Generally, a plaintiff must prove damages to recover for common law defamation. Stuempges v. Parke, Davis & Co., 297 N.W.2d 252, 255 (Minn. 1980). General damages include harm to the plaintiff’s reputation and standing in the community. Id. at 258. General damages are presumed in cases where the plaintiff proves defamation per se or proves special, pecuniary damages. See Becker v. Alloy Hardfacing & Eng’g Co., 401 N.W.2d 655, 661 (Minn. 1987). Because statements that “directly tend to affect the credit, property, or business of the corporate plaintiff” are defamatory per se, most corporate plaintiffs will not need to prove general or special damages. Nat’l Beverage, 729 N.W.2d at 651. Special damages are economic losses proximately caused by a defamatory statement that result from someone or something other than the conduct of the defamer or plaintiff. Restatement (Second) of Torts § 575 cmt. b (1977).

Malicious Injury

Malicious injury or wrong is a claim for relief related to defamation. If certain words have not injured the reputation of any one, there is no action for defamation. Marudas v. Odegard, 215 Minn. 357, 10 N.W.2d 233, 235 (Minn. 1943). However, if the defendant maliciously intended to injure the plaintiff by his words and succeeded in this intent, and damage to the plaintiff was the direct result of the defendant’s words, there is a cause of action, whatever the nature of the words, provided they are untrue.’ Id. Therefore, “[a] claim for ‘malicious wrong’ is not simply coextensive with a defamation claim . . . it can provide relief where a defamation claim fails.” Keckhafer v. Prudential Ins. Co. of America, 2002 U.S. Dist. LEXIS 19320, 2002 WL 31185866 *5 (D.Minn.2002). Although “Marudas is old . . . it abides as a sound statement of the law in Minnesota.” Id. Therefore “where a plaintiff alleges that a defendant maliciously intended to injure . . . her by communicating false words and has succeeded in that malicious intent, and damage to the plaintiff is the direct result of the defendant’s untrue words, a claim exists under Minnesota law upon which relief can be granted.” Id. On a cautionary note, only two Minnesota cases even acknowledge that this particular tort and it is not a means of getting around an absolute privilege defense. Harris v. City of Wabasha, 2007 U.S. Dist. LEXIS 10431, 3-4 (D. Minn. Feb. 14, 2007).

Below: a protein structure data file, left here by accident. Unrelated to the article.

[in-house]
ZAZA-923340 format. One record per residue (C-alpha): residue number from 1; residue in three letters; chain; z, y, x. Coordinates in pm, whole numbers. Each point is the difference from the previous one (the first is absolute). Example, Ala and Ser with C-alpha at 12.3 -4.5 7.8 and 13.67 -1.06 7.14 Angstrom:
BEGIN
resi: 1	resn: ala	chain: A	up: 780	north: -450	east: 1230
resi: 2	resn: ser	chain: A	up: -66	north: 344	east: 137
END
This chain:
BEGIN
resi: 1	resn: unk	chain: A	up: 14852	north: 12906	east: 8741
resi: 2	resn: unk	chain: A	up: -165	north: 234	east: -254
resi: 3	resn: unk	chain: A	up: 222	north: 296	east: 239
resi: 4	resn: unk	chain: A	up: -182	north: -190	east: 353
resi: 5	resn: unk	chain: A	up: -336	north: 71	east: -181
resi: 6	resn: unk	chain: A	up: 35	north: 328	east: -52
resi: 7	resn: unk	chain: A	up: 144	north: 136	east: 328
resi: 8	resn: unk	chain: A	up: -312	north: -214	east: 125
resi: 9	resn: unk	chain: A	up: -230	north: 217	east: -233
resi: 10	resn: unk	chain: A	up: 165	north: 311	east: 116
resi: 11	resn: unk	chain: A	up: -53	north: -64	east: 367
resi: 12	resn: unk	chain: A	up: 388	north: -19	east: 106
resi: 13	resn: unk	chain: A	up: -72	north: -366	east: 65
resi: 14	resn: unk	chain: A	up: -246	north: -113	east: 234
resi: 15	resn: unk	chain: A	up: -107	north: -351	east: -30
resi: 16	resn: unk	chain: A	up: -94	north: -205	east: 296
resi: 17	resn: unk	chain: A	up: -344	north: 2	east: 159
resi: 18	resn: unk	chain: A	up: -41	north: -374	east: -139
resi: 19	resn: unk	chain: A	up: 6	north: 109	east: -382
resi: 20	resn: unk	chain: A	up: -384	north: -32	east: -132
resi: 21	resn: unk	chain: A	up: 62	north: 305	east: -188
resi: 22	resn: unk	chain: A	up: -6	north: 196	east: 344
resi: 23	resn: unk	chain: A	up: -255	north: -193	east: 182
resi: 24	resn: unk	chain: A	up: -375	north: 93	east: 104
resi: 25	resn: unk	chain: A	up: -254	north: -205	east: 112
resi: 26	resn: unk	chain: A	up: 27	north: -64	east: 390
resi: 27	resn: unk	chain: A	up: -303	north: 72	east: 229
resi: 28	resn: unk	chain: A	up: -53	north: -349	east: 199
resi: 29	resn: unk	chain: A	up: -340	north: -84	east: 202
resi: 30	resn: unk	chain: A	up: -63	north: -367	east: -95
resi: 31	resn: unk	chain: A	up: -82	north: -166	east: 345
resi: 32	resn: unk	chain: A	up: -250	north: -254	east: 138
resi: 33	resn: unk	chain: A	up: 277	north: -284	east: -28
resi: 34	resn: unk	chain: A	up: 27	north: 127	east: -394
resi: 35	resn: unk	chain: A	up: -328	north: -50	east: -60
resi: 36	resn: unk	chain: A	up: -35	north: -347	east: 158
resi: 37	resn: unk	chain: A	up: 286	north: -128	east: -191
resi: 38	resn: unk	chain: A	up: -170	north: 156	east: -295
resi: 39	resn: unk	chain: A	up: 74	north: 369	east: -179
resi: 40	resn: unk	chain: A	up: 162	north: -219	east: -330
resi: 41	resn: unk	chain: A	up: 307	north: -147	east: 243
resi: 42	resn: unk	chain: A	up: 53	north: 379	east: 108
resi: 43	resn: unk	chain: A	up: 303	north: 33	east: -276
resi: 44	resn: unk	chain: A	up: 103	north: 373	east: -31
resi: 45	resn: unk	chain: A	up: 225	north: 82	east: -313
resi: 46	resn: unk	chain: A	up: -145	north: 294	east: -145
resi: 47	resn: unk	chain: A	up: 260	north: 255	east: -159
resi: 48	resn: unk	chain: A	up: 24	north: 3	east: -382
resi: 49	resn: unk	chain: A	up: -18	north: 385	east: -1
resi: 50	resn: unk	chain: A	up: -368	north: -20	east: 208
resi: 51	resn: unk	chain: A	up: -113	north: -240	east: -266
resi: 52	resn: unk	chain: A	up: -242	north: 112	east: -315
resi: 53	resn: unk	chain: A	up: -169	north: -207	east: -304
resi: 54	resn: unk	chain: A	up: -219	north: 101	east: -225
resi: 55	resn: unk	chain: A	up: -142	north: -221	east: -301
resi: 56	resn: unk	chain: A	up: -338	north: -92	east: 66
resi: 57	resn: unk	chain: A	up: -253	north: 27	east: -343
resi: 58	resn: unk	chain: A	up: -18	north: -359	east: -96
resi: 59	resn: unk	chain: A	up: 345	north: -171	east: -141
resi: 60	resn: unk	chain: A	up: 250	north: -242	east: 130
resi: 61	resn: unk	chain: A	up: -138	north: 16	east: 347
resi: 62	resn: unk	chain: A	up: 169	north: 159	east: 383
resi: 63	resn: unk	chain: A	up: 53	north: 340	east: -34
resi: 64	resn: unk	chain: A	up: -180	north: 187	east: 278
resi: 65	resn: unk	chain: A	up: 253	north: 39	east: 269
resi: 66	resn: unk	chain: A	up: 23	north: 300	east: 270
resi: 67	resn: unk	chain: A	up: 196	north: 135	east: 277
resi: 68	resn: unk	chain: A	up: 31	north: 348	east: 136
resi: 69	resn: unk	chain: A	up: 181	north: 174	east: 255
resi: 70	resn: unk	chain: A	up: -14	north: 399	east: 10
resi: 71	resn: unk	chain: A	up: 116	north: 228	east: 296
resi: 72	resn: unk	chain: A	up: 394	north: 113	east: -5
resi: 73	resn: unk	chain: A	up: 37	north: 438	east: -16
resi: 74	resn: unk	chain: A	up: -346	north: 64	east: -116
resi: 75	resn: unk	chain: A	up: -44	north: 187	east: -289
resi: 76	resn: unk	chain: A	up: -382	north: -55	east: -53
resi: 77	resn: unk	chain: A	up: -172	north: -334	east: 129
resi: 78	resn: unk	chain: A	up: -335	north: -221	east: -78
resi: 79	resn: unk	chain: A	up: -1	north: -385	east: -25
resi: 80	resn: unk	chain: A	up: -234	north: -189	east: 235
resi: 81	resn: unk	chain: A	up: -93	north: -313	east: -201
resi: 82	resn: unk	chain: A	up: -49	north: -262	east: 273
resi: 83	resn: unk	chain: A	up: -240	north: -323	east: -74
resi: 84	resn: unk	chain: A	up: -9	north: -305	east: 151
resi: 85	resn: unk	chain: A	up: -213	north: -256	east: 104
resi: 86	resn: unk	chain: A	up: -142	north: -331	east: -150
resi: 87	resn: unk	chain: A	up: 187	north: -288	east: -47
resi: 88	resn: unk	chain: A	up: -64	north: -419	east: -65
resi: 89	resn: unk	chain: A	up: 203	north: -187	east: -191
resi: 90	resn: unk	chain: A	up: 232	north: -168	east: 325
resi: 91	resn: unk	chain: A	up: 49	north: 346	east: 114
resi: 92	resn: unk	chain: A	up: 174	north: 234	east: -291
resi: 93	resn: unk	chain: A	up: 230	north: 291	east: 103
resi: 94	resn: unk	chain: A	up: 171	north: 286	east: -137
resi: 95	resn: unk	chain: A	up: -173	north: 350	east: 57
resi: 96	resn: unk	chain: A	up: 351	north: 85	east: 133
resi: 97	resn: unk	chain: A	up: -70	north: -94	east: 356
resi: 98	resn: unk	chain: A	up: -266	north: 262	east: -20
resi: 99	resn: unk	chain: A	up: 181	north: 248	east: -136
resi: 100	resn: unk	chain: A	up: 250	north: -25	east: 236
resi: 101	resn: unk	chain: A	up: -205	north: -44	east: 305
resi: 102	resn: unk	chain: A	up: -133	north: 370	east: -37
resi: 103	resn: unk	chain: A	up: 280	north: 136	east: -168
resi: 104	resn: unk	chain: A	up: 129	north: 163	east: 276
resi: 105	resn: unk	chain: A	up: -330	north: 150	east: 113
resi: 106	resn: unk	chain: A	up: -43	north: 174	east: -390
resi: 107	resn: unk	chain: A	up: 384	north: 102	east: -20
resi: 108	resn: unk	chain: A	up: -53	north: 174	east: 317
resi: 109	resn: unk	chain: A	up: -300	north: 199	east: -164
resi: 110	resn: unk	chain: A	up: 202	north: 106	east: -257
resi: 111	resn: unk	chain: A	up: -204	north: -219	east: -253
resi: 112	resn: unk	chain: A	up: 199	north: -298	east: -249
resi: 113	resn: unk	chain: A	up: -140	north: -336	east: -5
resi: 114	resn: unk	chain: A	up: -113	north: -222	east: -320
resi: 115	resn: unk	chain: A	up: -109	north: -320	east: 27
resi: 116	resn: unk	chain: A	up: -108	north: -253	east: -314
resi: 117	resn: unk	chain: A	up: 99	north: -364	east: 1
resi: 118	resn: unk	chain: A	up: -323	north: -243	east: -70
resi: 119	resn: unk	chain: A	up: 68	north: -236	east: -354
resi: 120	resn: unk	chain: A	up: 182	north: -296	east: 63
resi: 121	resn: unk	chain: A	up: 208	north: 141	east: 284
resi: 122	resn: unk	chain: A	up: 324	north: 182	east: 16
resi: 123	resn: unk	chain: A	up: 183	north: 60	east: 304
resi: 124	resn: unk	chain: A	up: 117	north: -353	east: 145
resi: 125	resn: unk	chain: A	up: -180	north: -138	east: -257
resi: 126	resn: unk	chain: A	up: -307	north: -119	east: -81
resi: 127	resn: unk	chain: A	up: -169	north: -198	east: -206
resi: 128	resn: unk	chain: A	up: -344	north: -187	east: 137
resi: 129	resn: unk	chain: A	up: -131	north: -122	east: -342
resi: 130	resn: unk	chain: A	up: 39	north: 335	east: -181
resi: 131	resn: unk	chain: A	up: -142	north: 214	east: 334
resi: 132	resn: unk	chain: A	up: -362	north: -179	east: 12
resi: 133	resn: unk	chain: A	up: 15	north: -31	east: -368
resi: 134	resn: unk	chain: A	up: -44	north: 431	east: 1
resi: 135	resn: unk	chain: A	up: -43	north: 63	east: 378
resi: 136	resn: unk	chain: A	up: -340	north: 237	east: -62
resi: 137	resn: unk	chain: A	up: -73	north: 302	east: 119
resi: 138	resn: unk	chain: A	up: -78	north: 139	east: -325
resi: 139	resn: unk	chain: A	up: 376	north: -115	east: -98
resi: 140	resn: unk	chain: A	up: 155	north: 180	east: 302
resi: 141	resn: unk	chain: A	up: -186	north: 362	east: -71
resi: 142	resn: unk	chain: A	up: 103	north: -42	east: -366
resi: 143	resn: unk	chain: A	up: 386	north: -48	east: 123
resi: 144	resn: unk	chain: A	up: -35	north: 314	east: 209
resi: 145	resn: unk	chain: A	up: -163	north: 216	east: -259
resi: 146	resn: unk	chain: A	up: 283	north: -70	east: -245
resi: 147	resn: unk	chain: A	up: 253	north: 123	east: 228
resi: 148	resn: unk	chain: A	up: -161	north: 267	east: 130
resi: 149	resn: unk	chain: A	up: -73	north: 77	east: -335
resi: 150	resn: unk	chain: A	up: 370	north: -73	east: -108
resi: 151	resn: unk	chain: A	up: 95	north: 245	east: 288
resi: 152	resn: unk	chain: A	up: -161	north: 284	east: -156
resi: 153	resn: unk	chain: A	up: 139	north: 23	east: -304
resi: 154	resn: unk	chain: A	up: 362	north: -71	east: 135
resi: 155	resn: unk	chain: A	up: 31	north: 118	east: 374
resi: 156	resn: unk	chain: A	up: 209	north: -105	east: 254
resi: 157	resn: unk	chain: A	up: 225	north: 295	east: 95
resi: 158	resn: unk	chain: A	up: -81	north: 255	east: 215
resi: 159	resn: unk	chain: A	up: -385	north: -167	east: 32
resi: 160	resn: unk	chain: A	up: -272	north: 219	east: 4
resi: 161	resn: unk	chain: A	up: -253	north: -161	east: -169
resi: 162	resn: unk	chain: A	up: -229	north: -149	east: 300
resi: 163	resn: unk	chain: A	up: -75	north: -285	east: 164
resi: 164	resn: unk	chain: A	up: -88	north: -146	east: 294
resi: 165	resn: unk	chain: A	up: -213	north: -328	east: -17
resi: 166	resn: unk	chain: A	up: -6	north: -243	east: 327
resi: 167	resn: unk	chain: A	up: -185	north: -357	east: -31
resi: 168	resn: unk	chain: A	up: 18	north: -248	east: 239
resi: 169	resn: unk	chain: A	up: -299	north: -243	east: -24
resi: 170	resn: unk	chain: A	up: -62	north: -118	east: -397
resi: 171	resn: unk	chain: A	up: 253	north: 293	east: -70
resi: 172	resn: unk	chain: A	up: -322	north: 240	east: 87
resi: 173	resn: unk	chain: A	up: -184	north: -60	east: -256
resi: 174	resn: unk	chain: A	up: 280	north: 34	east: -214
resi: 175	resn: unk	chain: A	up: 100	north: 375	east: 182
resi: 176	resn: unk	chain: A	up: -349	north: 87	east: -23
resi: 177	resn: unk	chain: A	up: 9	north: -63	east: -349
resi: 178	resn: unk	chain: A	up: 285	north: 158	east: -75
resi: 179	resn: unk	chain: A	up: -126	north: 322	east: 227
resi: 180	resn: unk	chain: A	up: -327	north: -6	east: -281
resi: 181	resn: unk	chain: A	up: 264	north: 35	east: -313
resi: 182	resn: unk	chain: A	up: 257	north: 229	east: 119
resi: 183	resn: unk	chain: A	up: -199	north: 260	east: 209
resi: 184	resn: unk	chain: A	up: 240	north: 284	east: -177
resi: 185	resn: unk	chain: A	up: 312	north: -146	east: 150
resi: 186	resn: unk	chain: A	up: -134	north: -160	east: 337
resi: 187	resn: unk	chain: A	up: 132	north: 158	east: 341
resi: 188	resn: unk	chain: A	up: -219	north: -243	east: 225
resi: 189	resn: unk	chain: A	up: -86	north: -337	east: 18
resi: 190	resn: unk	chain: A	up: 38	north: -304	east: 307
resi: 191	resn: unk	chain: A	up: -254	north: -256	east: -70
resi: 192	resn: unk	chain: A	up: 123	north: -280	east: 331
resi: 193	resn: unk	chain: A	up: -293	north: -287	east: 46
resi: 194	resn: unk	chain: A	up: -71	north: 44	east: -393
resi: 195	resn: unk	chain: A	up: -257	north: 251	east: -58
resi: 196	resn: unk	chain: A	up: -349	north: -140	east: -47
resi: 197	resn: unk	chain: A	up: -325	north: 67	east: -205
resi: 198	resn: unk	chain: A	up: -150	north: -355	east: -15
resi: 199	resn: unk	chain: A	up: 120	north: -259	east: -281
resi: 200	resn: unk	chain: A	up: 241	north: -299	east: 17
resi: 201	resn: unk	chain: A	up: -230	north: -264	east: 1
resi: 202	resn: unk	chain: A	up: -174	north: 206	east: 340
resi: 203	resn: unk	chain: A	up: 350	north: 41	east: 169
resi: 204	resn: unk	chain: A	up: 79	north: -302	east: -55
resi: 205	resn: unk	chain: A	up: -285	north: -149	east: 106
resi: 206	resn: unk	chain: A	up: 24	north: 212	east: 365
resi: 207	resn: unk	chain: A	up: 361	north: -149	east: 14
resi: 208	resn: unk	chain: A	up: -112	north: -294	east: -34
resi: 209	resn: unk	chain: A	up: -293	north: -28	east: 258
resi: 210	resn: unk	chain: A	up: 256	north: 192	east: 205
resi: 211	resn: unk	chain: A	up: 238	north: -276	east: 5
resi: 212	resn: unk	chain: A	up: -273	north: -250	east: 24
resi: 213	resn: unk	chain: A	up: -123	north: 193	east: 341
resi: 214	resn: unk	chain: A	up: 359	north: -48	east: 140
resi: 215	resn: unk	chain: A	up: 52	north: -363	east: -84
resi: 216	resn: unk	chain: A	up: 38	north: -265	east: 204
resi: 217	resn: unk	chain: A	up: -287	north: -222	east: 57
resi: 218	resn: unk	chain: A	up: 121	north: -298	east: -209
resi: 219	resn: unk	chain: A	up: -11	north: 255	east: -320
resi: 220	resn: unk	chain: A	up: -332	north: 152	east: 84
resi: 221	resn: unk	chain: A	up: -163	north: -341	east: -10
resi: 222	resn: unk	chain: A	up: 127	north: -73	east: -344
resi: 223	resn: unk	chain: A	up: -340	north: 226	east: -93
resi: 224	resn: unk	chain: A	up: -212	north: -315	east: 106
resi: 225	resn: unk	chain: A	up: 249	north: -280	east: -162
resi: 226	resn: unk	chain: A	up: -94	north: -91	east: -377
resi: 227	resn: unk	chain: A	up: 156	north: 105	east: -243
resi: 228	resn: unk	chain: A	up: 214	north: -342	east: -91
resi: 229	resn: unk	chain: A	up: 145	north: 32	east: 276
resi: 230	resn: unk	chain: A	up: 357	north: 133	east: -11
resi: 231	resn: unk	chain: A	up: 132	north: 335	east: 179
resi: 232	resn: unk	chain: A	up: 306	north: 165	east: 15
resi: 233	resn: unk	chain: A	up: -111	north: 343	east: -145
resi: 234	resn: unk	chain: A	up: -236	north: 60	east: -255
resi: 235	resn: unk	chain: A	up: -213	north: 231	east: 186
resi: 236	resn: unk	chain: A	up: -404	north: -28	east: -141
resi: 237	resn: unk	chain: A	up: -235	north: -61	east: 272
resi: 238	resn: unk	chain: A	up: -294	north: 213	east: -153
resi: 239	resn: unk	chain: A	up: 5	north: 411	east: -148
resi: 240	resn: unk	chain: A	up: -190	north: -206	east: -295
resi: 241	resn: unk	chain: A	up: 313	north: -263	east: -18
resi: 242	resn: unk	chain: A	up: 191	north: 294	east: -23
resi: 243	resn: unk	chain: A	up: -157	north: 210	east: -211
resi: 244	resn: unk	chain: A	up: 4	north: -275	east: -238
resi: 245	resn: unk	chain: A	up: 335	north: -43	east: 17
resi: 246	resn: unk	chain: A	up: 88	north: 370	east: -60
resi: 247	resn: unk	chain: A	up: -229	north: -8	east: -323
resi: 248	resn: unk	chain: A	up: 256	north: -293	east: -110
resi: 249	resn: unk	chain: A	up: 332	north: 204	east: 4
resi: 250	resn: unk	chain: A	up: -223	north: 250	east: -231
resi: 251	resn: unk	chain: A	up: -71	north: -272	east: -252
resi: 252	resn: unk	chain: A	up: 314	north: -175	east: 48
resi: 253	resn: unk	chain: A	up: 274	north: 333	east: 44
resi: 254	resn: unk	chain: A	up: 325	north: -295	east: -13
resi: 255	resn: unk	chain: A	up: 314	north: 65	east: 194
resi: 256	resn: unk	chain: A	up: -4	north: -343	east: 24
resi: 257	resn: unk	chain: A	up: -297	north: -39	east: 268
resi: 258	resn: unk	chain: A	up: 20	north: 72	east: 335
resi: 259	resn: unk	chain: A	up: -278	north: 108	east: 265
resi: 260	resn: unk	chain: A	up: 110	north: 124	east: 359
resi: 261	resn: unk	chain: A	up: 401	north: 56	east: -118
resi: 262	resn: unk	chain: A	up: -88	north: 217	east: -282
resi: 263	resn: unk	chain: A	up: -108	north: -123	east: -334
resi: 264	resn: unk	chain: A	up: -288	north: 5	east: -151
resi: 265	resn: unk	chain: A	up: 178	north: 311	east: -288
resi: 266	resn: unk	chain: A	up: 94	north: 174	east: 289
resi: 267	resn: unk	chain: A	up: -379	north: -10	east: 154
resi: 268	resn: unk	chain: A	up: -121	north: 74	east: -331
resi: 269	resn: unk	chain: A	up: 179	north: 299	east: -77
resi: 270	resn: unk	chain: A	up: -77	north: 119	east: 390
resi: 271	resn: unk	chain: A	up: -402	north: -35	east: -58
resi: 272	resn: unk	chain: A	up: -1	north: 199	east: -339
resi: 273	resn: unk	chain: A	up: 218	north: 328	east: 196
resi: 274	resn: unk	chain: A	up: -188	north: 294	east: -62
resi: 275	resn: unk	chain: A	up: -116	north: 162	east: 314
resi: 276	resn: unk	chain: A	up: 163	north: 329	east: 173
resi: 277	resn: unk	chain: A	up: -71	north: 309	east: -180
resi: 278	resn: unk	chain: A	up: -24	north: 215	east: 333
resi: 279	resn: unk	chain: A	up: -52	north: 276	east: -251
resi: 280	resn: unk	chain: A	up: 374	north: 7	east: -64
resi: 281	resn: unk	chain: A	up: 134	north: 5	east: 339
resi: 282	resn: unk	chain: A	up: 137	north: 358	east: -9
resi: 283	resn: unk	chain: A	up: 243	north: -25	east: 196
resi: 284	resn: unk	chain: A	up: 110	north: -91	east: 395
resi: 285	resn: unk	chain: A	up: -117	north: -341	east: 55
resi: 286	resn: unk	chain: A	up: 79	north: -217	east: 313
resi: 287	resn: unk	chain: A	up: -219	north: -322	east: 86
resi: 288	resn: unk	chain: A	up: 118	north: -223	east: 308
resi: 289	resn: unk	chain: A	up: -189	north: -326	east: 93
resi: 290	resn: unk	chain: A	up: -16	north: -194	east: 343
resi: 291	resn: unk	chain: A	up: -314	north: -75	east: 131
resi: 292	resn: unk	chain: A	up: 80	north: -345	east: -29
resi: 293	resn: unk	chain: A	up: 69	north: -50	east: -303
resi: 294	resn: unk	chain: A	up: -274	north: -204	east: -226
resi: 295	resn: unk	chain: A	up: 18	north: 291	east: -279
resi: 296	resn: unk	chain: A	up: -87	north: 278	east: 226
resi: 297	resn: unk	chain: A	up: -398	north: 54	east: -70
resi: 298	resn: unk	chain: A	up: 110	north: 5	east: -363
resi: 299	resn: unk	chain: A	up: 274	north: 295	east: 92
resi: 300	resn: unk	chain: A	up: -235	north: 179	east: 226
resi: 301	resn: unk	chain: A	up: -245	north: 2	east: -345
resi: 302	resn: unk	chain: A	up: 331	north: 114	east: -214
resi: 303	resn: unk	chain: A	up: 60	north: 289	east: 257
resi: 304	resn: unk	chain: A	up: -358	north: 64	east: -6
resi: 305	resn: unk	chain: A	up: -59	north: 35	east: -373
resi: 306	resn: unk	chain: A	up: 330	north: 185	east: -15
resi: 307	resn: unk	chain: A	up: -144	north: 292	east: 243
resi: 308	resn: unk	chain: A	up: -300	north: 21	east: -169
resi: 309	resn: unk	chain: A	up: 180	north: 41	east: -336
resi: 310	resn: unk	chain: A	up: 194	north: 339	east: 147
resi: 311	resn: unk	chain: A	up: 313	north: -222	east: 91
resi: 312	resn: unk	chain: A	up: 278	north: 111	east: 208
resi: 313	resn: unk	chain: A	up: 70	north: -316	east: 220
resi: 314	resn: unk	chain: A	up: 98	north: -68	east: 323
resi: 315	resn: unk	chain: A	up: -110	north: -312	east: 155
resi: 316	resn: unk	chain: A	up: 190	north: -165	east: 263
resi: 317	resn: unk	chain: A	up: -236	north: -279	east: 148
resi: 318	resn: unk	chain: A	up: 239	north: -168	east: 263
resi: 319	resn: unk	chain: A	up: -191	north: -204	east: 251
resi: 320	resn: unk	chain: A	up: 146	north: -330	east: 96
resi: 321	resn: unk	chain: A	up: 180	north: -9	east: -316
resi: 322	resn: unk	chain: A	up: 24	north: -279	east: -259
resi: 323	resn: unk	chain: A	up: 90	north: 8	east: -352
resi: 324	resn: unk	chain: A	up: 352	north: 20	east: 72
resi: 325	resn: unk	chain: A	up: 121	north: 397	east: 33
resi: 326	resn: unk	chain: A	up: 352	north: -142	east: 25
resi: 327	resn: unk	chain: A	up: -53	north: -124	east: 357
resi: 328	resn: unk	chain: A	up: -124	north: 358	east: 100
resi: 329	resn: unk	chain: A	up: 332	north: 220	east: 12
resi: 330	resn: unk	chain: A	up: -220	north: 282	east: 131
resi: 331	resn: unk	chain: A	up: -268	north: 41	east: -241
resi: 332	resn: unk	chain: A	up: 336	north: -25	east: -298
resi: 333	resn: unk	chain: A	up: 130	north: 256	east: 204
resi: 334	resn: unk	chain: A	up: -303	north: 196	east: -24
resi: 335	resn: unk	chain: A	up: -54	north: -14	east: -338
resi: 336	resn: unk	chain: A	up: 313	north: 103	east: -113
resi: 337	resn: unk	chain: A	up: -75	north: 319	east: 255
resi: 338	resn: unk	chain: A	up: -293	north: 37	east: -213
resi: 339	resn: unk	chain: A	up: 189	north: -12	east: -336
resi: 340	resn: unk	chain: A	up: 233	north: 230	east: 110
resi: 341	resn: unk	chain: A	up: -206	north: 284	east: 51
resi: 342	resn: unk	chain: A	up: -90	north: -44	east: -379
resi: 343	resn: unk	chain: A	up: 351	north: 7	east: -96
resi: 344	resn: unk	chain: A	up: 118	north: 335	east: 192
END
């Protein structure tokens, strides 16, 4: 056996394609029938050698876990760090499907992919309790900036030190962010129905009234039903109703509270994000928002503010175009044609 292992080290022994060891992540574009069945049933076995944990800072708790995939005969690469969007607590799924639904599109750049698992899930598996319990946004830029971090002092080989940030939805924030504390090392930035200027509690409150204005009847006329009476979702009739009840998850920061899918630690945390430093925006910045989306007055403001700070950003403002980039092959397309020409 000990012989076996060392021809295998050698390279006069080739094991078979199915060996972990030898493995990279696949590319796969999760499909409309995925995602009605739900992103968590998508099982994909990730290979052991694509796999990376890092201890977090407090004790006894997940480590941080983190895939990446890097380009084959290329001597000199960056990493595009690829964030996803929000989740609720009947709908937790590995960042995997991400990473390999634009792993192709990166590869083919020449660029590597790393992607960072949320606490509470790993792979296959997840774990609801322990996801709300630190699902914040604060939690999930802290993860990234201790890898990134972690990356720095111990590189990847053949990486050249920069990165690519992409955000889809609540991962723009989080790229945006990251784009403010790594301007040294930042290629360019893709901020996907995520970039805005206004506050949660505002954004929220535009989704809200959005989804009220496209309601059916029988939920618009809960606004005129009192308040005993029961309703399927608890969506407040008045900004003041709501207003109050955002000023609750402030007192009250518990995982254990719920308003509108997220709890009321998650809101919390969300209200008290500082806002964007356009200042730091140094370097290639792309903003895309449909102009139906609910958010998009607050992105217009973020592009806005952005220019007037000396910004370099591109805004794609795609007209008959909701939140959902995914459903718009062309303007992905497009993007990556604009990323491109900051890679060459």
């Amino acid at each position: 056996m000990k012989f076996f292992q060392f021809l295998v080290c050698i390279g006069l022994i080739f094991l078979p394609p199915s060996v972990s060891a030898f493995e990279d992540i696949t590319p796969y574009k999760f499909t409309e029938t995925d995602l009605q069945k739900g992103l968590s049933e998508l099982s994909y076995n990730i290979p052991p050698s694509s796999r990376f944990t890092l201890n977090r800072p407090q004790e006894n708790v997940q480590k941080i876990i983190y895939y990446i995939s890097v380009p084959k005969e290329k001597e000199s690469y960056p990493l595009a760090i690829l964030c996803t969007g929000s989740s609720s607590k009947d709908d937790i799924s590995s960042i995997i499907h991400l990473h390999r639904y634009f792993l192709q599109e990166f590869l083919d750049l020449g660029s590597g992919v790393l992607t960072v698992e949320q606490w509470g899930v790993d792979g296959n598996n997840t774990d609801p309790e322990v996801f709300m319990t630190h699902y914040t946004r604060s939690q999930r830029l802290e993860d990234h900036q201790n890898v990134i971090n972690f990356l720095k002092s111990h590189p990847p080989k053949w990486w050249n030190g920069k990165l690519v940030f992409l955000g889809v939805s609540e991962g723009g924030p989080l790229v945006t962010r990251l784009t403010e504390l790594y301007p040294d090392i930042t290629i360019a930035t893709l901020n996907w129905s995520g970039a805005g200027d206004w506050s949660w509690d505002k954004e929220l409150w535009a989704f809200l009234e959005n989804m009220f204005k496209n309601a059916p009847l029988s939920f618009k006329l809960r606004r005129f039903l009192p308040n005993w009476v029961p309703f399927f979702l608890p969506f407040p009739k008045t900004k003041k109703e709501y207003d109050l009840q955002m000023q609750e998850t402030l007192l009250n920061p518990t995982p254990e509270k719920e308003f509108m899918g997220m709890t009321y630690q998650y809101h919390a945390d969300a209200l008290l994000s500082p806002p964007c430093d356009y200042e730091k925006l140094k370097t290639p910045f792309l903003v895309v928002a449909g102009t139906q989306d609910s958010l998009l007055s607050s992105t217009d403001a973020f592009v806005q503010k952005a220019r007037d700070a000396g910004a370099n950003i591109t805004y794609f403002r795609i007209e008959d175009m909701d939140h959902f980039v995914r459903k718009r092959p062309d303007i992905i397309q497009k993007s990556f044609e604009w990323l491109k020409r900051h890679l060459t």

Tortious Interference

Under Minnesota law, there are two possible tortious interference claims:

  1. tortious interference with an existing contract; or
  2. tortious interference with a prospective business relation or, as it is sometimes referred to, a prospective economic advantage. Hern v. Bankers Life Cas. Co., 133 F. Supp. 2d 1130, 1137 (D. Minn. 2001).

Tortious Interference with Contract

A third party who interferes with and causes the breach of a contract may be liable for damages if his actions are intentional and unjustified. See Kallok v. Medtronic, Inc., 573 N.W.2d 356, 361 (Minn. 1998) (quoting Sorenson v. Chevrolet Motor Co., 171 Minn. 260, 266, 214 N.W. 754, 756 (1927); citing Nordling v. N. States Power Co., 478 N.W.2d 498, 505 (Minn. 1991)). The cause of action of interference with contract seeks to balance the need to “protect an interest in the security of contractual relationships” against the importance of protecting legitimate competition in the marketplace. Wild v. Rarig, 234 Minn. at 442 n.16, 790 n.16; see also United Wild Rice, 313 N.W.2d at 632-33 (quoting RESTATEMENT (SECOND) TORTS § 766B (1979)).

To prevail in a claim for tortious interference with contract, a plaintiff must establish five elements: (1) the existence of a contract; (2) the alleged wrongdoer’s knowledge of the contract; (3) intentional procurement of its breach; (4) without justification; and (5) damages. Kallok, 573 N.W.2d at 362 (quoting Kjesbo v. Ricks, 517 N.W.2d 585, 588 (Minn. 1994)). Minnesota has specific rules regarding what proof is required to establish or disprove each of these elements and what damages are available to a plaintiff who prevails on a claim for tortious interference with contract.

Existence of Contract